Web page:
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March of Dimes - Rhode Island Chapter

220 West Exchange St. #003

Providence, RI  02903

(401) 454-1911

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    Is it a Cold, or Something Else? How to Help Protect Your Baby from a Common, Yet Potentially Serious, Virus

    , , —

    Parents gearing up for fall and winter need to know that sometimes seasonal sniffles mean more than just a cold. Respiratory Syncytial Virus (RSV), a common virus that usually causes cold-like symptoms in adults and older children, can have serious consequences for high-risk infants.

    Most babies exposed are able to fight the virus off, but up to 125,000 infants go to the hospital each year in the United States because of RSV. RSV may also contribute to long-term problems like asthma. In extreme cases, it can be life-threatening.

    What can you do to help protect your child?

    Like cold germs and flu viruses, RSV spreads easily through touching, kissing, sneezing and coughing, and can live for several hours on countertops and in used tissues. Even though RSV is transmitted easily, you can take a number of simple steps to minimize your child’s exposure:

    • Always wash your hands before touching your baby, and make sure others do too.
    • Wash toys and bedding frequently.
    • Shield your baby from tobacco smoke, people with colds and unnecessary exposure to crowds.
    • Don’t share personal items such as pacifiers, utensils, toothbrushes, or towels with other children.

    “All the strategies for preventing RSV should already be familiar to parents who deal with ordinary coughs and colds,” says Jon Roberts, M.D., a pediatric pulmonologist at Winthrop University Hospital in Mineola, New York. “Being diligent about these simple steps, especially washing hands, can be the best way to help protect your baby.”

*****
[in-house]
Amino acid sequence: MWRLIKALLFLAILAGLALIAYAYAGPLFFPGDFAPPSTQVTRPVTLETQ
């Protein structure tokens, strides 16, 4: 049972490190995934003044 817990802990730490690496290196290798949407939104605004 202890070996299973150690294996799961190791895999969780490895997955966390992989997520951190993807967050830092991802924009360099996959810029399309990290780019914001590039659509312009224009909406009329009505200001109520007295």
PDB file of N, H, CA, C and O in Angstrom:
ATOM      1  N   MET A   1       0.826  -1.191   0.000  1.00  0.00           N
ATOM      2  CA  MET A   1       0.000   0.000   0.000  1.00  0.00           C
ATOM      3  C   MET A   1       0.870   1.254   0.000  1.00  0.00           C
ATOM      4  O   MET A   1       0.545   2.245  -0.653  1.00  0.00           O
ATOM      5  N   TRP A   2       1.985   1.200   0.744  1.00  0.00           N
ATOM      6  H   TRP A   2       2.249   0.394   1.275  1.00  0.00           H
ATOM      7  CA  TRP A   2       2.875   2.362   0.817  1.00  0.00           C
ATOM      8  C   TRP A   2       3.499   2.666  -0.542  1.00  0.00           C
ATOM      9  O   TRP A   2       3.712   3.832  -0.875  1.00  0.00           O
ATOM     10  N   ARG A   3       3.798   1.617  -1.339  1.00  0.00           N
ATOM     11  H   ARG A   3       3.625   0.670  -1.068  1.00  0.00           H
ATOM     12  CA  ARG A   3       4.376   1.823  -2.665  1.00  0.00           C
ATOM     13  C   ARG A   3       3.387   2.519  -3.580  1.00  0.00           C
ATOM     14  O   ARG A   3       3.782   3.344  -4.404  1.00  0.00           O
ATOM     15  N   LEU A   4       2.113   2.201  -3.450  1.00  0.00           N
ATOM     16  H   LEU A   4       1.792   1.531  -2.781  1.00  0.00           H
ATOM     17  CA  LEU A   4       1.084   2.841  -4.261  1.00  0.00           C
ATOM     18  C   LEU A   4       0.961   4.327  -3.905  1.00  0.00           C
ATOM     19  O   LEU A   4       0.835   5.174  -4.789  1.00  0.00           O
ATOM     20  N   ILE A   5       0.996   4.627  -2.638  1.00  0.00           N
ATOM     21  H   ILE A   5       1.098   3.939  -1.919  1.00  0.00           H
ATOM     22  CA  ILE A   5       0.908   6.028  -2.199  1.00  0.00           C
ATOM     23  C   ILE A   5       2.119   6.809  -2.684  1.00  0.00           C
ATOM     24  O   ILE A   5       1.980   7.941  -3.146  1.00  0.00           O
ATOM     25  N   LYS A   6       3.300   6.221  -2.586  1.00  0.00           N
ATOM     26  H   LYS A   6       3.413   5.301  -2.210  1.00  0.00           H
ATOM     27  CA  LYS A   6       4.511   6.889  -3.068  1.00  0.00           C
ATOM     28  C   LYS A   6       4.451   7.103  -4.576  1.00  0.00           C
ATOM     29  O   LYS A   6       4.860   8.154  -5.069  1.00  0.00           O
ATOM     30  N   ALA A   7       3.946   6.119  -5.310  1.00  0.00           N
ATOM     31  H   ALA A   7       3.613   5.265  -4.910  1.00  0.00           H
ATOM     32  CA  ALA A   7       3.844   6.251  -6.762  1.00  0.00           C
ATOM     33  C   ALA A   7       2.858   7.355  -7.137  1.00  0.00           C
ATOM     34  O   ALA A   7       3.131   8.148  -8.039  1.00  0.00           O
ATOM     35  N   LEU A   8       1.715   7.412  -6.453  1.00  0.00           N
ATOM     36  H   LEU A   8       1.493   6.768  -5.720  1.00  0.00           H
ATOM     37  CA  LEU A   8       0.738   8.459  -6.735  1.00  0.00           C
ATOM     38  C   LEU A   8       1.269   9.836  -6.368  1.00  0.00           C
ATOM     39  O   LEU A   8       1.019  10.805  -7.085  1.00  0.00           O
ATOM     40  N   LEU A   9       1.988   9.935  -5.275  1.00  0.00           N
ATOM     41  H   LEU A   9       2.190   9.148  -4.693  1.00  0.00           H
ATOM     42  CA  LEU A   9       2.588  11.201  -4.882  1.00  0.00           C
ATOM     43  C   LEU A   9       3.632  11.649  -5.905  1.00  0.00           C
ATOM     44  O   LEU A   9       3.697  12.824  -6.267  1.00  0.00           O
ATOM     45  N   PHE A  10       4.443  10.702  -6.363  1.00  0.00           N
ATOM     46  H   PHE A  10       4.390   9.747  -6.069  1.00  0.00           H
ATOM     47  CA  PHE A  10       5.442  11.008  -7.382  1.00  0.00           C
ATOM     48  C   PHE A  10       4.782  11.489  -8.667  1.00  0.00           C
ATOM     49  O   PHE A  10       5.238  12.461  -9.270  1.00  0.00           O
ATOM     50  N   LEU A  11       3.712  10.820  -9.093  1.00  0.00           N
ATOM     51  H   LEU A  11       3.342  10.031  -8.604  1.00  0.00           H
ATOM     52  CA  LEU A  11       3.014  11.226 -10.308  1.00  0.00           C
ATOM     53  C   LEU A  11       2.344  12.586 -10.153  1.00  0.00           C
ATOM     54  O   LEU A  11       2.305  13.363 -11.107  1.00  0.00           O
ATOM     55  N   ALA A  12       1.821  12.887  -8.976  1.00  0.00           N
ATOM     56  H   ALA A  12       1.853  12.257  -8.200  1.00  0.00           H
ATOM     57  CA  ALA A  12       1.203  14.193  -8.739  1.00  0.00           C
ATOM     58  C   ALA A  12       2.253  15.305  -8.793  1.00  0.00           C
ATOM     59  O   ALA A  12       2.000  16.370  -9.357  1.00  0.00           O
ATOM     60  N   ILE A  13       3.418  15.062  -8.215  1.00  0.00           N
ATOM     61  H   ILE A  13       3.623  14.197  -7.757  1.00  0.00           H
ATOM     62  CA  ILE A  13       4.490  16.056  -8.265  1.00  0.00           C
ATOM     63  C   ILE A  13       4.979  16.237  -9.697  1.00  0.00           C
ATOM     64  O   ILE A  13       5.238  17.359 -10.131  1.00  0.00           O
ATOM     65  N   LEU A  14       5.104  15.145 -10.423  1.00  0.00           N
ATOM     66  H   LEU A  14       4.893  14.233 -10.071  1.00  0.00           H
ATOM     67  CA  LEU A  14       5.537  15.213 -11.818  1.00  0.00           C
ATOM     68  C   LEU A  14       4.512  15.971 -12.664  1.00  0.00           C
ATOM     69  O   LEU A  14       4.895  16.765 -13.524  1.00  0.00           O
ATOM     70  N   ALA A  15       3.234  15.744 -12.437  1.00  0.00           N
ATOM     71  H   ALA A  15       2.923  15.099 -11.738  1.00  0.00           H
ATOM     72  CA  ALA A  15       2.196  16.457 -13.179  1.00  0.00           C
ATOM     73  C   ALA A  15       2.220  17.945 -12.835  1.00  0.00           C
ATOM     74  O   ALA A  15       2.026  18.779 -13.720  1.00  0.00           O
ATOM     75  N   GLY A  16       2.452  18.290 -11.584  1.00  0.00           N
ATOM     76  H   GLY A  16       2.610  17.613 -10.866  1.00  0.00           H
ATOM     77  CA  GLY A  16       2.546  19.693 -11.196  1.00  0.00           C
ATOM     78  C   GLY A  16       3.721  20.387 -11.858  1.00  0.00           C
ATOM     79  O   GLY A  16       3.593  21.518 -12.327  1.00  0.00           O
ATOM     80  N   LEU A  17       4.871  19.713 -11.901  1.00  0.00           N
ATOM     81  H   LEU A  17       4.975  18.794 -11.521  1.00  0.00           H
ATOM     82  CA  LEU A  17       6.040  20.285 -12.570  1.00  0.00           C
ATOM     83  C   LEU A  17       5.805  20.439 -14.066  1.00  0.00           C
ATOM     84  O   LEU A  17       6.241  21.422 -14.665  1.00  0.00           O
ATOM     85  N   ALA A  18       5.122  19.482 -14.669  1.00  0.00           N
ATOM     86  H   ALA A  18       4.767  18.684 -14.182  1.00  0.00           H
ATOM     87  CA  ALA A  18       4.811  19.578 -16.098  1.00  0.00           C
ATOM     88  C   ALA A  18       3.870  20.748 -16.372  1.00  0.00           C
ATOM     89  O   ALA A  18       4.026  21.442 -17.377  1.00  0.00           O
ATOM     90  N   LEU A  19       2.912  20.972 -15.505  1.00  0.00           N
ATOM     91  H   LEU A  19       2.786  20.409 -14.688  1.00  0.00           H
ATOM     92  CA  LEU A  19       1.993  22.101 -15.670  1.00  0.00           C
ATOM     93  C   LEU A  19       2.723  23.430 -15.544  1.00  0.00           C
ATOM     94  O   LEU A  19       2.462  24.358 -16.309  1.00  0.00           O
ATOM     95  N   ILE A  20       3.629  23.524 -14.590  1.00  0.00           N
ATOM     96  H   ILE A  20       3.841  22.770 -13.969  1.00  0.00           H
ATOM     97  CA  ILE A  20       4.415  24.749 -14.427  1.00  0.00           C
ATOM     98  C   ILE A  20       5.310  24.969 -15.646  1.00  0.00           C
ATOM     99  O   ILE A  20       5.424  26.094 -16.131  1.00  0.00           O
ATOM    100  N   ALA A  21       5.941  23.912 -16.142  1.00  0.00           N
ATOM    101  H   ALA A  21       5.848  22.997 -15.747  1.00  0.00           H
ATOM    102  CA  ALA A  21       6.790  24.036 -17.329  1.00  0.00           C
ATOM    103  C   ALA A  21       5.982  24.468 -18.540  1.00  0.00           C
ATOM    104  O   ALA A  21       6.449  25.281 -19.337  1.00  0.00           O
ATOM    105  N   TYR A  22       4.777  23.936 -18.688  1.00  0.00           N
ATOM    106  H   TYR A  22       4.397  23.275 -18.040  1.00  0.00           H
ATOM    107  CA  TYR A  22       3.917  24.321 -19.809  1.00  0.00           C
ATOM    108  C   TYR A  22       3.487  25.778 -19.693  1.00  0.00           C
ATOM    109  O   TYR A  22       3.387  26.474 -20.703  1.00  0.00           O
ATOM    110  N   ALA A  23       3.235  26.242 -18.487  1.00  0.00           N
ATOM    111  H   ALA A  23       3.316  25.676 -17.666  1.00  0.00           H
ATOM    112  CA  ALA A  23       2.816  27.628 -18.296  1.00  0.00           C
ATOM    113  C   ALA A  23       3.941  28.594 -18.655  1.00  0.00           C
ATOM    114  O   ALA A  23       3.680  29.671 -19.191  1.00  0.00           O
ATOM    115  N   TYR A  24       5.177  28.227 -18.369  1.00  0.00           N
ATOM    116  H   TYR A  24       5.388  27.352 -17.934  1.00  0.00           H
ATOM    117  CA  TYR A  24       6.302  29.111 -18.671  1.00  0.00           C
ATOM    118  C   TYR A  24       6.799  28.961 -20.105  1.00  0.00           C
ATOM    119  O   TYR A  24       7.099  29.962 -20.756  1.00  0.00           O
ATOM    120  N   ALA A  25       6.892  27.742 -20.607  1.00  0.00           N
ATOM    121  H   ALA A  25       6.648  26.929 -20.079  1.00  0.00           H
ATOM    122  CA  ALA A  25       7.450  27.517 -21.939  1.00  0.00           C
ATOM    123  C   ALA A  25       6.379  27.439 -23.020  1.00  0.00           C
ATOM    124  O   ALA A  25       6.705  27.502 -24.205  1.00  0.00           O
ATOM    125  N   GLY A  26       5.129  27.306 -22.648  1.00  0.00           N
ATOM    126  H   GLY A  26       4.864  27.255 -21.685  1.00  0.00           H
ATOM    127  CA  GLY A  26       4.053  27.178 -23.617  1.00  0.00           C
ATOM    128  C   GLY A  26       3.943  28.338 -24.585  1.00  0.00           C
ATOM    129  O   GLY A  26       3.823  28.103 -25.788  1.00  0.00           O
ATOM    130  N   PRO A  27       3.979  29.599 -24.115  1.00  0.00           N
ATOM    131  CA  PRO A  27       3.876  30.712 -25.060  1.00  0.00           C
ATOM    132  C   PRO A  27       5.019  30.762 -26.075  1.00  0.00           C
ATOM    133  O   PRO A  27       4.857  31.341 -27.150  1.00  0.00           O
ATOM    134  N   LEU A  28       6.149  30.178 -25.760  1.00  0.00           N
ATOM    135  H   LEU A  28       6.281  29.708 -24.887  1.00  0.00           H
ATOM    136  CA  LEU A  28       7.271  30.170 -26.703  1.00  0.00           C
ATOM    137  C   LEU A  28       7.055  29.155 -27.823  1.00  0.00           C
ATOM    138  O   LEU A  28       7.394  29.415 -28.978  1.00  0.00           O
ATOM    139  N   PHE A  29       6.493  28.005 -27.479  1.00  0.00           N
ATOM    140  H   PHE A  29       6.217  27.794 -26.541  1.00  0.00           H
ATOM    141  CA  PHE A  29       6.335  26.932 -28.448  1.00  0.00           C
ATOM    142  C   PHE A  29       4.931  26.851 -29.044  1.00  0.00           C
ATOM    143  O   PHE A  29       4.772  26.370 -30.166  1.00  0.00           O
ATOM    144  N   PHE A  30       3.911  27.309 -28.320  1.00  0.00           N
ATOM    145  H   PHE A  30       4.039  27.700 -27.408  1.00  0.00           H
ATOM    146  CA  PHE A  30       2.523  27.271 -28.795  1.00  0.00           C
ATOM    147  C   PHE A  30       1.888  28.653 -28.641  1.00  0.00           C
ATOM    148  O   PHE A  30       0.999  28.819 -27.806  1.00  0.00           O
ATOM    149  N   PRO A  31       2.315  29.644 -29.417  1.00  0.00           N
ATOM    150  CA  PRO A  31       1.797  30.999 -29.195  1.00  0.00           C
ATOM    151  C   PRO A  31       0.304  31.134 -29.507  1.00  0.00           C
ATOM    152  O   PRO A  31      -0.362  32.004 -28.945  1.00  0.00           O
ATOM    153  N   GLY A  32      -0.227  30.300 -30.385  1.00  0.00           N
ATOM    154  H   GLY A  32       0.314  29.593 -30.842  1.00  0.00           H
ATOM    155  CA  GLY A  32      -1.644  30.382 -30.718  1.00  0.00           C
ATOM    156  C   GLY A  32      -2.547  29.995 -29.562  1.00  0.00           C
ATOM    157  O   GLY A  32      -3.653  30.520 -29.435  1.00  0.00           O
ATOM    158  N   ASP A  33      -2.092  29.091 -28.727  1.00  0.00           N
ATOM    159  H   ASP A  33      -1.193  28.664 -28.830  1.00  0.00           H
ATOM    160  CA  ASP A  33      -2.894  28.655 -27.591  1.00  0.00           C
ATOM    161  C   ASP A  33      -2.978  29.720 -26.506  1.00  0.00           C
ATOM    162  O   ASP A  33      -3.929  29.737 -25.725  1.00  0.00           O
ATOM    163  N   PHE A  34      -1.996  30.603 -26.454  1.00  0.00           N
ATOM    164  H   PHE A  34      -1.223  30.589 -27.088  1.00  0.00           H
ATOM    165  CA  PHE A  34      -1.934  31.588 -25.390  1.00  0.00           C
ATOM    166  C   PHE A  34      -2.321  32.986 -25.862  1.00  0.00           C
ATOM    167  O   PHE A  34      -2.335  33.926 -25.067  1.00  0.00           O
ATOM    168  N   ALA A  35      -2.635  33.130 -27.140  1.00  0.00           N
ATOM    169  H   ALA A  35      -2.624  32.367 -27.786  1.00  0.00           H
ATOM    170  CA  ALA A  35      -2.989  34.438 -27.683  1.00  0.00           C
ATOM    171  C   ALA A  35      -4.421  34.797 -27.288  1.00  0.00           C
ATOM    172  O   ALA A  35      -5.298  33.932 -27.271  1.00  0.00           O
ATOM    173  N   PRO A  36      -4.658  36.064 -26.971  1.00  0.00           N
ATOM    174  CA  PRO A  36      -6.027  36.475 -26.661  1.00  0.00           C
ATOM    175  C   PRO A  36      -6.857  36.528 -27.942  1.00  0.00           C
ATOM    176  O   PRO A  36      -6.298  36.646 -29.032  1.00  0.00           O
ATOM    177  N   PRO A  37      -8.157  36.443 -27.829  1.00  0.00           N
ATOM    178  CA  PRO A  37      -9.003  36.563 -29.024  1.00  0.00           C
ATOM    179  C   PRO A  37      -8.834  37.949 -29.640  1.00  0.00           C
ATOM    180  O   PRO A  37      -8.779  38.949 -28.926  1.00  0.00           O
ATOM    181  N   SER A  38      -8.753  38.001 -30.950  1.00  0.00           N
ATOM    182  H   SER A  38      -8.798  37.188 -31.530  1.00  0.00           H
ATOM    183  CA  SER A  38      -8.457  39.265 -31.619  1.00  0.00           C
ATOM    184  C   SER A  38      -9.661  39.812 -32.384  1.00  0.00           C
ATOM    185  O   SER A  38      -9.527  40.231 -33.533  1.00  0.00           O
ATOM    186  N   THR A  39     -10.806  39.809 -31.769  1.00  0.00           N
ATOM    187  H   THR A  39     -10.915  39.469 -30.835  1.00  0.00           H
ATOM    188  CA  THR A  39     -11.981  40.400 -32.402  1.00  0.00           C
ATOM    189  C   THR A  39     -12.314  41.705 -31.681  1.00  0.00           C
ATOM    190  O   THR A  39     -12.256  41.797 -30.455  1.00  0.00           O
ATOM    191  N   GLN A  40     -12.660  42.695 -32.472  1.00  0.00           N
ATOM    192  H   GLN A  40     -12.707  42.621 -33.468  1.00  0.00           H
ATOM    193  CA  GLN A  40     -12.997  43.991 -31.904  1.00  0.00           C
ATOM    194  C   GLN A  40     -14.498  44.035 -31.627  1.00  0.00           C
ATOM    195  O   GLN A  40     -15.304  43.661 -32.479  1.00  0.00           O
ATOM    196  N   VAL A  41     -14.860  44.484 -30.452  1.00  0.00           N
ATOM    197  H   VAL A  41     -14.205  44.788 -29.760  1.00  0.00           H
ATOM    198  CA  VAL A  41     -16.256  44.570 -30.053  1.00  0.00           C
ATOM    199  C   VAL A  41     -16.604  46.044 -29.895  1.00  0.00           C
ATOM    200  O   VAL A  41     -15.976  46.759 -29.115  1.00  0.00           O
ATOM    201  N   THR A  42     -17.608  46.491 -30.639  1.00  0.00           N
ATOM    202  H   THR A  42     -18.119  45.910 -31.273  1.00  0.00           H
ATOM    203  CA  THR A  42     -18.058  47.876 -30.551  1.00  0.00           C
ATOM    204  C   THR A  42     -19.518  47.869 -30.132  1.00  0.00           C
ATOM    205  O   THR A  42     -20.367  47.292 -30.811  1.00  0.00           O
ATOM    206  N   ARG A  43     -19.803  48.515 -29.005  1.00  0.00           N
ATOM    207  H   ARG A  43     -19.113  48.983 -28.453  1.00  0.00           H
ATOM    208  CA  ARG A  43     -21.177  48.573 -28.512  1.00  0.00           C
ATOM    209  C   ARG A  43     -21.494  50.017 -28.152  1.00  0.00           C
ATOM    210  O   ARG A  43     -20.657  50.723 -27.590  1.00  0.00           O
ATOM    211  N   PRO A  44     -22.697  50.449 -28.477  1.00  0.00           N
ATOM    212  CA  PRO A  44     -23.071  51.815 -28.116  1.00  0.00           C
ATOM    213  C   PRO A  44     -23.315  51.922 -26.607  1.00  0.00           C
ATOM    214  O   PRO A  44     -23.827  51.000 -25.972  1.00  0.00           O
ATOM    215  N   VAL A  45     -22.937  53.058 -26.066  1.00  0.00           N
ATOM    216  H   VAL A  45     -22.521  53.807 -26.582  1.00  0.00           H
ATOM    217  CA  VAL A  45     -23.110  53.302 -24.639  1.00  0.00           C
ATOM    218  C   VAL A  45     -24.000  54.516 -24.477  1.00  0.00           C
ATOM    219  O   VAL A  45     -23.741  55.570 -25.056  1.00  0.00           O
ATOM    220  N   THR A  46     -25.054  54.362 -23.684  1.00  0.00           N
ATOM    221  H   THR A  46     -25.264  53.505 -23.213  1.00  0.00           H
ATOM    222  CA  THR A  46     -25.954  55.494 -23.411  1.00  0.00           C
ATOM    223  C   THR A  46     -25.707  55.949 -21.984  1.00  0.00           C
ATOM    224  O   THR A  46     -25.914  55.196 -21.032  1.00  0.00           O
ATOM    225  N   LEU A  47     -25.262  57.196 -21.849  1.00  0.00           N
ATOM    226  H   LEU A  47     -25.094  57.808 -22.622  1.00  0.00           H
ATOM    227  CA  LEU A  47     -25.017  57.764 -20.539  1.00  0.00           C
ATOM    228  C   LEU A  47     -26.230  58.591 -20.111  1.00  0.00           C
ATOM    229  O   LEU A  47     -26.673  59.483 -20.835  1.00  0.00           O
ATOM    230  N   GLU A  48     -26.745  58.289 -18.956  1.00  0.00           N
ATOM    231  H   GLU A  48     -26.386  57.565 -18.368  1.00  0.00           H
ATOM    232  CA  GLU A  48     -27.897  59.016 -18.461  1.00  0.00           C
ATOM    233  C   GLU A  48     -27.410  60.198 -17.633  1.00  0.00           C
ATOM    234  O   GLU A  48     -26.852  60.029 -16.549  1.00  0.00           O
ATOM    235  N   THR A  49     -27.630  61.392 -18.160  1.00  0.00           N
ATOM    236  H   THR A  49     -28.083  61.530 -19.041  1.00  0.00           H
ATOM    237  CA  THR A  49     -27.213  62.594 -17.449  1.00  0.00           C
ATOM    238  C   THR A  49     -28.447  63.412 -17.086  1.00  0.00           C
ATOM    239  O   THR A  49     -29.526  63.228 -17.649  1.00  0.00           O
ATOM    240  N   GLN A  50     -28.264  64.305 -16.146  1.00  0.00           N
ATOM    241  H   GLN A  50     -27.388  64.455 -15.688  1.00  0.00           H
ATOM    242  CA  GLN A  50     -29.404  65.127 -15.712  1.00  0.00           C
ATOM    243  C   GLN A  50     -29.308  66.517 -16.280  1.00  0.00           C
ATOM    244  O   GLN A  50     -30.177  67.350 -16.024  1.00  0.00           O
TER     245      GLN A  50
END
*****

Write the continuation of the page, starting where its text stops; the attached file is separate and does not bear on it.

How can you tell if your baby has RSV?

    “RSV usually causes symptoms that mimic a cold, like a runny nose or a low fever,” Dr. Roberts says. “Parents can protect their children from potentially serious consequences by knowing the symptoms of RSV and the steps they can take to prevent infection.”

    Parents should be aware of the following symptoms of severe RSV disease and call the baby’s healthcare provider if any develop:
    • Persistent coughing or wheezing
    • Rapid, difficult or gasping breaths
    • Blue color of the lips, around the mouth or under the fingernails
    • A temperature of more than 100.4 degrees Fahrenheit

    What puts babies at risk for severe RSV disease?

    Premature birth, those born with lung or heart disease, , or low birth weight, can all increase your child’s risk of severe RSV infection. Contact with other kid--either at day care or in a home with older siblings--can also increase risk for some premature infants. Tobacco smoke and other air pollutants can irritate your baby’s lungs and make it harder to fight off the virus .

    Although the RSV season usually runs from fall to spring, there is significant variability based on geography. To best understand the length of the RSV season where you live, and steps you can take to avoid RSV, ask your baby’s doctor. You can also learn more online at http://www.rsvprotection.com/.

    Article contributed by Doris A. Makari, MD, Sr. Director, Medical Affairs, MedImmune

    Sources:
    1. Shay DK, Holman RC, Newman RD, et al . Bronchiolitis-associated hospitalizations among US children, 1980-1996. JAMA. 1999;282:1440-1446.
    2. McLaurin KK, Leader S. Growing impact of RSV hospitalizations among infants in the US, 1997-2002. PAS. 2005;57:[936].
    3. Leader S. Recent trends in severe respiratory syncytial virus (RSV) among US infants, 1997 to 2000. J Prdiatr.. 2003;v.143:5:127-132.
    4. Sigurs N, Gustafsson PM, Bjarnason R, Lundberg F et al. Severe respiratory syncytial virus bronchiolitis in infancy and asthma and allergy at age 13. Am J Respir Crit Care Med. 2005; 171:137-141.
    5. Shay DK, Holman RC, Roosevelt GE, Clarke MJ, Anderson LJ. Bronchiolitis-associated mortality and estimates of respiratory syncytial virus-associated deaths among US children, 1979-1997. J Infect Dis. 2001;18:115-122.
    6. Boyce TG, Mellen BG, Mitchel EF, et al. J Pediatr. 2000; 137:865-870.
    7. Carbonell-Estrany X, Quero J, and the IRIS Study Group. Hospitalization rates for respiratory syncytial virus infection in premature infants born during two consecutive seasons. Pediatr Infect Dis J. 2001; 20:874-879.
    8. Anderson LJ, Parker RA, Strikas RA, et al. Pediatrics. 1988;82:300-308.
    9. Law, BJ, Langley, LM, Allen, U, et al. The Pediatric Investigators Collaborative Network on Infections in Canada Study of Predictors of Hospitalization for Respiratory Synctial Virus Infection for Infants Born at 33 through 35 Completed Weeks of Gestation. Pediatr Infect Dis J. 2004; 23:806-14.

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